Union organizing among students is not just limited to teaching assistants. Other students who are being paid and supervised by a college or university may select a bargaining representative, at least, until the Labor Board gets to revisit the Columbia University decision that permitted teaching assistants to join a union.

Now Reed College is facing an election among its student housing advisors or residence advisors. The NLRB’s Regional Director found that the student housing advisors were employees because they were paid the equivalent of their yearly room and board expenses, but also because they had to apply for the positions and then be trained to do the job. They had to come to campus before students arrived and remain on campus to close the dormitories. They also had to sign an agreement that laid out expectations and disciplinary guidelines. Their job performance was reviewed and if there were negative evaluations then the student could be disciplined or terminated from the position.

The College argued that the Columbia University decision was wrongly decided and that it did not apply in this case as this was not a teaching assistants case. The College emphasized that what the housing advisors did was focused on supporting and mentoring other students which is inseparable from their role as students.

The Regional Director concluded that the housing assistants were performing services for compensation, that the College was controlling what and how they provided the services and that there was no compelling policy reason to exclude them from coverage under the National Labor Relations Act.

The College also argued that if the housing assistants were covered by the law, that they should not be a separate group, but that other students who were paid for services should be part of the potential bargaining unit. The other student categories were: student health advocates, students assisting with the safety of other students during weekend evenings and special social events, students mentoring international students, students assisting students understand consent rules and what the College’s policies and procedures in response to sexual misconduct and sexual harassment complaints, and students serving as career advisors and as tutors. Again, the Regional Director rejected the creation of a broader voting group, finding that the housing assistants were part of a different department, were required to have different skills and training, and had different job functions. The housing advisors also were distinct from the other students with no overlap in functions, no exchange of job responsibilities, and infrequent contact with the other students in performing their responsibilities. The housing advisors performed their functions in different places than the other “student-employees,” including the fact that the housing advisors were required to live in specific College housing, and were compensated in a completely different manner.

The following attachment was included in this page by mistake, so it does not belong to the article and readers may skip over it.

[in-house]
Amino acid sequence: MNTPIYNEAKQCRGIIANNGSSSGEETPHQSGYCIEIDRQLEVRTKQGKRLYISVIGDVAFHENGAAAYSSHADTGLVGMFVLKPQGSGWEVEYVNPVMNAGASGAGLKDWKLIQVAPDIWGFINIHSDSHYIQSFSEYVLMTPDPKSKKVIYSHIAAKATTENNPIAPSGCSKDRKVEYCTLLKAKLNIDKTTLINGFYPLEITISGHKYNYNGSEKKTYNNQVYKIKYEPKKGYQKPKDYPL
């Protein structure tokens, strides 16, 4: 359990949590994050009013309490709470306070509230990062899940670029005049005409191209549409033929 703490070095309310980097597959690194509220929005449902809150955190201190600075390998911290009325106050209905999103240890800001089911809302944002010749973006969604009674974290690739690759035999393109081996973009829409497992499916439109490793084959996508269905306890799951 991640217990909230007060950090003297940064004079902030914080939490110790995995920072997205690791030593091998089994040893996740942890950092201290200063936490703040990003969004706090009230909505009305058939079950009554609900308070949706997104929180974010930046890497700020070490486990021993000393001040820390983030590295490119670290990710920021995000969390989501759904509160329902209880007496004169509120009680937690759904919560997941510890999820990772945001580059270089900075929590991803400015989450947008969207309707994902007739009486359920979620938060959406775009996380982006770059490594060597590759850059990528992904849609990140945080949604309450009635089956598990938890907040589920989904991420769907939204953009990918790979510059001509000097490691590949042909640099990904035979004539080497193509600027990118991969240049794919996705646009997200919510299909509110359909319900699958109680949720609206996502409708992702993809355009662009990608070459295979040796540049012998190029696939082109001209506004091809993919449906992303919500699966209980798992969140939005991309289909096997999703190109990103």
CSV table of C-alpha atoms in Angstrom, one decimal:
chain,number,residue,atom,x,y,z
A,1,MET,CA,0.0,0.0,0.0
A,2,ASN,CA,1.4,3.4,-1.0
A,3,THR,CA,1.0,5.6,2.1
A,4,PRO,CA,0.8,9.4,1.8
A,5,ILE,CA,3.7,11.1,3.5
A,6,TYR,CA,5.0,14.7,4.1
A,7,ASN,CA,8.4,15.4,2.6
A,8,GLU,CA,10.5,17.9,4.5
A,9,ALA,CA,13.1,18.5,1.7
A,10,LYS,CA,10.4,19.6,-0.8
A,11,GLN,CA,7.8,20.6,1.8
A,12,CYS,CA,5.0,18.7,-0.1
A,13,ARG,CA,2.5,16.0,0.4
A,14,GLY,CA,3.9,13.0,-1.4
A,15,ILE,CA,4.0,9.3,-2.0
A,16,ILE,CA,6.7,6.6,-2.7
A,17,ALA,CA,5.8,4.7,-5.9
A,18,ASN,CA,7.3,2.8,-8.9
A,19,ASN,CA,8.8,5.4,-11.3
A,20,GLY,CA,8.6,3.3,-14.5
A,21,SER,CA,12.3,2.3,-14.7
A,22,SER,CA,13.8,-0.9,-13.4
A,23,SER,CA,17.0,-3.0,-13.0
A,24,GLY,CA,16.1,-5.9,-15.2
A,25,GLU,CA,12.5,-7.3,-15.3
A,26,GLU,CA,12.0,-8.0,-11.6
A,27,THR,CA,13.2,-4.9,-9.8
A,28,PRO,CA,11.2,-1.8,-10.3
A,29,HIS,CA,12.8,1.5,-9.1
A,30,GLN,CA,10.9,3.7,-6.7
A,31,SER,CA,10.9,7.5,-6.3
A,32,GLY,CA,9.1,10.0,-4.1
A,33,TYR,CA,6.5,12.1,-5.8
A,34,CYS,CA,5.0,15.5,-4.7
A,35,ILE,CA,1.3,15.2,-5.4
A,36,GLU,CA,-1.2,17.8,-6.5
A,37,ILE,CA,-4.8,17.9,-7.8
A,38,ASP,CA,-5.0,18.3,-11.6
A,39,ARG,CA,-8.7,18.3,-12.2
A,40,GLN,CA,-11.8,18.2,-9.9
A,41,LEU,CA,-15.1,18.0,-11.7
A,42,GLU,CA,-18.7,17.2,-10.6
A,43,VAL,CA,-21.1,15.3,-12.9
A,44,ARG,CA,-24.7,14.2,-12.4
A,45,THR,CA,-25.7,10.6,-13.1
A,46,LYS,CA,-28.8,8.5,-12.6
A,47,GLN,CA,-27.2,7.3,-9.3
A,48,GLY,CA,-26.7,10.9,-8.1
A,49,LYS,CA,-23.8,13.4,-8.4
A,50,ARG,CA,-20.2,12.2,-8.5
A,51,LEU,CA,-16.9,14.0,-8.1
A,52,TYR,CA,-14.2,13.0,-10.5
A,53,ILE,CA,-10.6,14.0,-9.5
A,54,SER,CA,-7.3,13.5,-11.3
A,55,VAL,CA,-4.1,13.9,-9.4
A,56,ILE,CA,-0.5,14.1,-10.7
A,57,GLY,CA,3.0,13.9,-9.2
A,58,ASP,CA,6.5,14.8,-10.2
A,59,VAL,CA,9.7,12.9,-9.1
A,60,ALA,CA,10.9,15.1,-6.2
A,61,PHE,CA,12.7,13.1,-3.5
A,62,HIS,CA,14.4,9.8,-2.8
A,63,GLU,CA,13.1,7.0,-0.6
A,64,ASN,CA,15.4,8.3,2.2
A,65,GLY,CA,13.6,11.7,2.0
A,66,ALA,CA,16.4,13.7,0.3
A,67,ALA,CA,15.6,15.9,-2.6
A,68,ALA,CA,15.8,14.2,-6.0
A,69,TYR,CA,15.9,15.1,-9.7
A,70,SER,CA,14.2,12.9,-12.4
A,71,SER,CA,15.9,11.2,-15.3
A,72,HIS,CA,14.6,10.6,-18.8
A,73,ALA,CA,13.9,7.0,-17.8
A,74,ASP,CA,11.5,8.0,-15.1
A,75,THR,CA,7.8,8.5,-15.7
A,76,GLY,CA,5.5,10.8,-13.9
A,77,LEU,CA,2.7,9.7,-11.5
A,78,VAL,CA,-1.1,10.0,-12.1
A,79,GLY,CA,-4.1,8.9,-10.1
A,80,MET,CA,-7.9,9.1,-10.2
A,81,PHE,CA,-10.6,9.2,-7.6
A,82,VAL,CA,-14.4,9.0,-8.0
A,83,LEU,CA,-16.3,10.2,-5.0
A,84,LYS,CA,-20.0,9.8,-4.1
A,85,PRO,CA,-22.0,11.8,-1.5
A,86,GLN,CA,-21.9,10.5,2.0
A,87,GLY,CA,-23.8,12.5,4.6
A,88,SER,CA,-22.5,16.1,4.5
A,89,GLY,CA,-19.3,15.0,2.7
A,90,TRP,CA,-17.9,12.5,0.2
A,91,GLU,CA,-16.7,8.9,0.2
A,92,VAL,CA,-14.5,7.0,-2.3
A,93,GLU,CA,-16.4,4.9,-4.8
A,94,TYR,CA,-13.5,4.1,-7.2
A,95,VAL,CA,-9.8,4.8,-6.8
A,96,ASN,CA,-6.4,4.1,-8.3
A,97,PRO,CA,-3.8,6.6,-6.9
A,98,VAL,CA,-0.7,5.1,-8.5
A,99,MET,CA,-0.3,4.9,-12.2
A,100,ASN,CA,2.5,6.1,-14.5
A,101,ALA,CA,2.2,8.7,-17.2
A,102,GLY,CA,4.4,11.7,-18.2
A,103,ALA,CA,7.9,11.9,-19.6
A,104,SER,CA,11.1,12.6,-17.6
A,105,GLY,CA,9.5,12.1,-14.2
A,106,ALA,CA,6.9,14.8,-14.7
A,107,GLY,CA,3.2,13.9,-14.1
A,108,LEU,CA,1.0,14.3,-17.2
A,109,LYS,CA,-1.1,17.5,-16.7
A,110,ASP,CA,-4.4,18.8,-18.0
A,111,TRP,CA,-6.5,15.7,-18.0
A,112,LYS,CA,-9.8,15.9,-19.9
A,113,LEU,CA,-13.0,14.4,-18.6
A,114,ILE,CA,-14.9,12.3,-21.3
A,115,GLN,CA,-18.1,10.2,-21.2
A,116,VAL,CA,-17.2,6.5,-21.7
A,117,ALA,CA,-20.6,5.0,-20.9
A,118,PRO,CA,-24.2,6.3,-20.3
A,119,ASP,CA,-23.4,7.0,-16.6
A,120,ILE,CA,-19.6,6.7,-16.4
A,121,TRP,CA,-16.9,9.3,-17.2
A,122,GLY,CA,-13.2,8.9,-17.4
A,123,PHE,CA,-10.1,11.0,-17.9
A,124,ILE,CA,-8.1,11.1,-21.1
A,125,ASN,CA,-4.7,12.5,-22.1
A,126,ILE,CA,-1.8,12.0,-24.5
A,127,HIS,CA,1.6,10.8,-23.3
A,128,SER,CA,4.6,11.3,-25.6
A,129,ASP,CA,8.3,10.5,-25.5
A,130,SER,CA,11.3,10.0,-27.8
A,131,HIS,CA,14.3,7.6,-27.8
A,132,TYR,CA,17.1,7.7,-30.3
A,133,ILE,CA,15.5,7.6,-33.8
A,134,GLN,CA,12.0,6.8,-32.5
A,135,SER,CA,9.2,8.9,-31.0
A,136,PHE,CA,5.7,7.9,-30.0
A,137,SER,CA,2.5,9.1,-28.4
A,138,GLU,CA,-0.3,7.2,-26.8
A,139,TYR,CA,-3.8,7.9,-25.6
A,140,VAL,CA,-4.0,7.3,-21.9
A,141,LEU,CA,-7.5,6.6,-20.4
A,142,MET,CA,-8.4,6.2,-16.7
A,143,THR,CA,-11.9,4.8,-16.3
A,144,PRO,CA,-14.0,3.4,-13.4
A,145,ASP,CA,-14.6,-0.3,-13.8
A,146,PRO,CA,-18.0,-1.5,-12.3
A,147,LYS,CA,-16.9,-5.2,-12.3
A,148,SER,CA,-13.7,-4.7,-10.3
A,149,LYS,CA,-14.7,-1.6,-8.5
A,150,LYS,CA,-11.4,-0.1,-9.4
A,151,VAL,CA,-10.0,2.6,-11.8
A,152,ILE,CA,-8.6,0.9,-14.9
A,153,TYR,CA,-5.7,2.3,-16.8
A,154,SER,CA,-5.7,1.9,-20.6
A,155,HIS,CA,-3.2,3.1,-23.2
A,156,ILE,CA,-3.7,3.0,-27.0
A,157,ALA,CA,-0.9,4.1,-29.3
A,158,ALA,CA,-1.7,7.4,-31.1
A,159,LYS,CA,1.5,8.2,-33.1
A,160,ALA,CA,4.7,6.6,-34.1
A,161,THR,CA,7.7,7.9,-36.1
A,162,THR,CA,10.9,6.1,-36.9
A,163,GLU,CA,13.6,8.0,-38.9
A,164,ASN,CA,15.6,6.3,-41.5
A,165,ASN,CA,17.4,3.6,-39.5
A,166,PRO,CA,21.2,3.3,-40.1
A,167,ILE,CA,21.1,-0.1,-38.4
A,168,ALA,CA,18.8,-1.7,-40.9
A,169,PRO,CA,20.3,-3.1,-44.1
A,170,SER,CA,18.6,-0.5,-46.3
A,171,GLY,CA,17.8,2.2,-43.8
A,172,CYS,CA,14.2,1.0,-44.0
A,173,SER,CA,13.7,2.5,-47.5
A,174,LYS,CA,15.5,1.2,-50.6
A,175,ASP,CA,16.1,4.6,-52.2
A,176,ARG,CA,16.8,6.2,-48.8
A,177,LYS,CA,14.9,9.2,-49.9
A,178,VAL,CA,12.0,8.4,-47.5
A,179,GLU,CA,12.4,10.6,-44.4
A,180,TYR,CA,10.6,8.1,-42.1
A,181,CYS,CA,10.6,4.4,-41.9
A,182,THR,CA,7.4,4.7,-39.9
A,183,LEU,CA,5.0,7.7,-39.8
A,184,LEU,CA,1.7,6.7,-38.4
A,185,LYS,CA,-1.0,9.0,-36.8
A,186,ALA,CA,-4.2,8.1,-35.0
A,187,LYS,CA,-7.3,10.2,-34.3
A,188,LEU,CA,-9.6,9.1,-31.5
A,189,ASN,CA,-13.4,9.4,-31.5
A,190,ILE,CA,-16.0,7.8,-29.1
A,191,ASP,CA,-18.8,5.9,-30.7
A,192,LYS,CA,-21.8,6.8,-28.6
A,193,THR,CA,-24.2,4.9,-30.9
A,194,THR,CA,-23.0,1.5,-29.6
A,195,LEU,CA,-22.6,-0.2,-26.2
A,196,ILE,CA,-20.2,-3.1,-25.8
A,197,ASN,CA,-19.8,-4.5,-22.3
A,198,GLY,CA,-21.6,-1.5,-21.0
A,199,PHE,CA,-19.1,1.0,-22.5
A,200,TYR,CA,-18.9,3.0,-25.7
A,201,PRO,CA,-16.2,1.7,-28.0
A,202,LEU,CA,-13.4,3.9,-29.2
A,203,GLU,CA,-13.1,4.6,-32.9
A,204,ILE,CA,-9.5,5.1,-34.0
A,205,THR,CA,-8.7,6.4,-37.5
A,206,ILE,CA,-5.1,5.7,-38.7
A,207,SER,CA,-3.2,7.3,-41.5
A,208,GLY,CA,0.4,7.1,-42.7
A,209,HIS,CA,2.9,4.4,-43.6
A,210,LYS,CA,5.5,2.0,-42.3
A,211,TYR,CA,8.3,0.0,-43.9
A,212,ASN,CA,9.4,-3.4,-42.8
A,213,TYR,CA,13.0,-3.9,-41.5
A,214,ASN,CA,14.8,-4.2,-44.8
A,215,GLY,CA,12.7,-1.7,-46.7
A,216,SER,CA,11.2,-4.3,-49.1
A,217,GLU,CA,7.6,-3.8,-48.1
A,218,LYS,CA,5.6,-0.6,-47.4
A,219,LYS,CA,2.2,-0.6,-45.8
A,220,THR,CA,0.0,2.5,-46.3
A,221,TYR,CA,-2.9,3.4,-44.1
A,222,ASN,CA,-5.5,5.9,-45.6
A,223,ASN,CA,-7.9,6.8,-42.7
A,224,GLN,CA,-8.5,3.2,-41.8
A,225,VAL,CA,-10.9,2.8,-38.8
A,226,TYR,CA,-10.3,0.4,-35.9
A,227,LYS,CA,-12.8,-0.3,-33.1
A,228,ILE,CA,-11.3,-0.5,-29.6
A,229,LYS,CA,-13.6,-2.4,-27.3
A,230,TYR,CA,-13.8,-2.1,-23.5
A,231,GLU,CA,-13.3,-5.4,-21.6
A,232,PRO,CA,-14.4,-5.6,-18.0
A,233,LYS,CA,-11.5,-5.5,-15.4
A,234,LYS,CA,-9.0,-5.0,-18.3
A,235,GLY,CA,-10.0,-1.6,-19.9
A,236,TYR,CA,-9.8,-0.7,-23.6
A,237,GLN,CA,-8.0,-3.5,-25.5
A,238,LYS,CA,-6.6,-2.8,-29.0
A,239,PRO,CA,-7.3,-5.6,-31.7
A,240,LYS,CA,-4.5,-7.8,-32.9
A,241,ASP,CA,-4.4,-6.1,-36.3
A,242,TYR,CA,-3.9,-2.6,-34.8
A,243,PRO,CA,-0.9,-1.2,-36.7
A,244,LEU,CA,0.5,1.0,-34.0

Their election will take place within three weeks of the Regional Director’s decision. The election will determine whether the Student Workers Coalition represents a majority of those voting.